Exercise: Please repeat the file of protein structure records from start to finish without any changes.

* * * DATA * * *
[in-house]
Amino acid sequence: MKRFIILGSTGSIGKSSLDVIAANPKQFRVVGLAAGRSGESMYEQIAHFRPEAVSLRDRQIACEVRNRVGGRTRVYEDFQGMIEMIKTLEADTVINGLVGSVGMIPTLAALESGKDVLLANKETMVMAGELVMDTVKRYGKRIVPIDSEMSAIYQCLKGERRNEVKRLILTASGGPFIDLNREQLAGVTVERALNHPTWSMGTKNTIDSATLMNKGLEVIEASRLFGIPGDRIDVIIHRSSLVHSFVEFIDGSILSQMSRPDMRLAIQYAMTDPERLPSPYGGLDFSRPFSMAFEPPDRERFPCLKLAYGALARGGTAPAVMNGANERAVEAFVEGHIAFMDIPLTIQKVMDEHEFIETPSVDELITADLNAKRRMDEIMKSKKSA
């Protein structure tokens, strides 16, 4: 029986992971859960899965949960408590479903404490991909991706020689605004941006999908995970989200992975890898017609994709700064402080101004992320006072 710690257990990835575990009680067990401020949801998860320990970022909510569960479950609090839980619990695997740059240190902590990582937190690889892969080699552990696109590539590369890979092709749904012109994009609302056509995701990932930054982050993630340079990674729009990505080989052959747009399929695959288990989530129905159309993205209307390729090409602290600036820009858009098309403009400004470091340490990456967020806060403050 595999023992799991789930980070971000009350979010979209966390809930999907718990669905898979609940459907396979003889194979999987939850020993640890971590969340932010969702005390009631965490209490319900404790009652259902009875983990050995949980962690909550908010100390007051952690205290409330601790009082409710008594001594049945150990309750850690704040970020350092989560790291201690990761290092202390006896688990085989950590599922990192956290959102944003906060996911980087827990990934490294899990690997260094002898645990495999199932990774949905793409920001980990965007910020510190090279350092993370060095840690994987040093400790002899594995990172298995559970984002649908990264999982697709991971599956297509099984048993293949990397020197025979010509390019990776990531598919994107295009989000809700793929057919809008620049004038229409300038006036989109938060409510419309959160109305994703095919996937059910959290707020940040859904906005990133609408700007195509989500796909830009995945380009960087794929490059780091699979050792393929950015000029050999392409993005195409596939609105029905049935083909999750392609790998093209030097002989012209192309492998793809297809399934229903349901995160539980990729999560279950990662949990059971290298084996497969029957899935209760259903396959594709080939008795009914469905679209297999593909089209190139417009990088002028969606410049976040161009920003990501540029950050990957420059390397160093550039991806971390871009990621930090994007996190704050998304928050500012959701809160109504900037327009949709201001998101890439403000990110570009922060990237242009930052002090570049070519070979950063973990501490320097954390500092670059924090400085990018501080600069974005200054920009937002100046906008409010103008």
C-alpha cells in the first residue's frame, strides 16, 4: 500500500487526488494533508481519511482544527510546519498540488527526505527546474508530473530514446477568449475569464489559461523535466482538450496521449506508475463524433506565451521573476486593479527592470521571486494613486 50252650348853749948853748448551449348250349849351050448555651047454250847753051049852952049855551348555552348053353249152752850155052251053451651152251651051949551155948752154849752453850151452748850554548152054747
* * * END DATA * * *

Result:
[in-house]
Amino acid sequence: MKRFIILGSTGSIGKSSLDVIAANPKQFRVVGLAAGRSGESMYEQIAHFRPEAVSLRDRQIACEVRNRVGGRTRVYEDFQGMIEMIKTLEADTVINGLVGSVGMIPTLAALESGKDVLLANKETMVMAGELVMDTVKRYGKRIVPIDSEMSAIYQCLKGERRNEVKRLILTASGGPFIDLNREQLAGVTVERALNHPTWSMGTKNTIDSATLMNKGLEVIEASRLFGIPGDRIDVIIHRSSLVHSFVEFIDGSILSQMSRPDMRLAIQYAMTDPERLPSPYGGLDFSRPFSMAFEPPDRERFPCLKLAYGALARGGTAPAVMNGANERAVEAFVEGHIAFMDIPLTIQKVMDEHEFIETPSVDELITADLNAKRRMDEIMKSKKSA
């Protein structure tokens, strides 16, 4: 029986992971859960899965949960408590479903404490991909991706020689605004941006999908995970989200992975890898017609994709700064402080101004992320006072 710690257990990835575990009680067990401020949801998860320990970022909510569960479950609090839980619990695997740059240190902590990582937190690889892969080699552990696109590539590369890979092709749904012109994009609302056509995701990932930054982050993630340079990674729009990505080989052959747009399929695959288990989530129905159309993205209307390729090409602290600036820009858009098309403009400004470091340490990456967020806060403050 595999023992799991789930980070971000009350979010979209966390809930999907718990669905898979609940459907396979003889194979999987939850020993640890971590969340932010969702005390009631965490209490319900404790009652259902009875983990050995949980962690909550908010100390007051952690205290409330601790009082409710008594001594049945150990309750850690704040970020350092989560790291201690990761290092202390006896688990085989950590599922990192956290959102944003906060996911980087827990990934490294899990690997260094002898645990495999199932990774949905793409920001980990965007910020510190090279350092993370060095840690994987040093400790002899594995990172298995559970984002649908990264999982697709991971599956297509099984048993293949990397020197025979010509390019990776990531598919994107295009989000809700793929057919809008620049004038229409300038006036989109938060409510419309959160109305994703095919996937059910959290707020940040859904906005990133609408700007195509989500796909830009995945380009960087794929490059780091699979050792393929950015000029050999392409993005195409596939609105029905049935083909999750392609790998093209030097002989012209192309492998793809297809399934229903349901995160539980990729999560279950990662949990059971290298084996497969029957899935209760259903396959594709080939008795009914469905679209297999593909089209190139417009990088002028969606410049976040161009920003990501540029950050990957420059390397160093550039991806971390871009990621930090994007996190704050998304928050500012959701809160109504900037327009949709201001998101890439403000990110570009922060990237242009930052002090570049070519070979950063973990501490320097954390500092670059924090400085990018501080600069974005200054920009937002100046906008409010103008």
C-alpha cells in the first residue's frame, strides 16, 4: 500500500487526488494533508481519511482544527510546519498540488527526505527546474508530473530514446477568449475569464489559461523535466482538450496521449506508475463524433506565451521573476486593479527592470521571486494613486 50252650348853749948853748448551449348250349849351050448555651047454250847753051049852952049855551348555552348053353249152752850155052251053451651152251651051949551155948752154849752453850151452748850554548152054747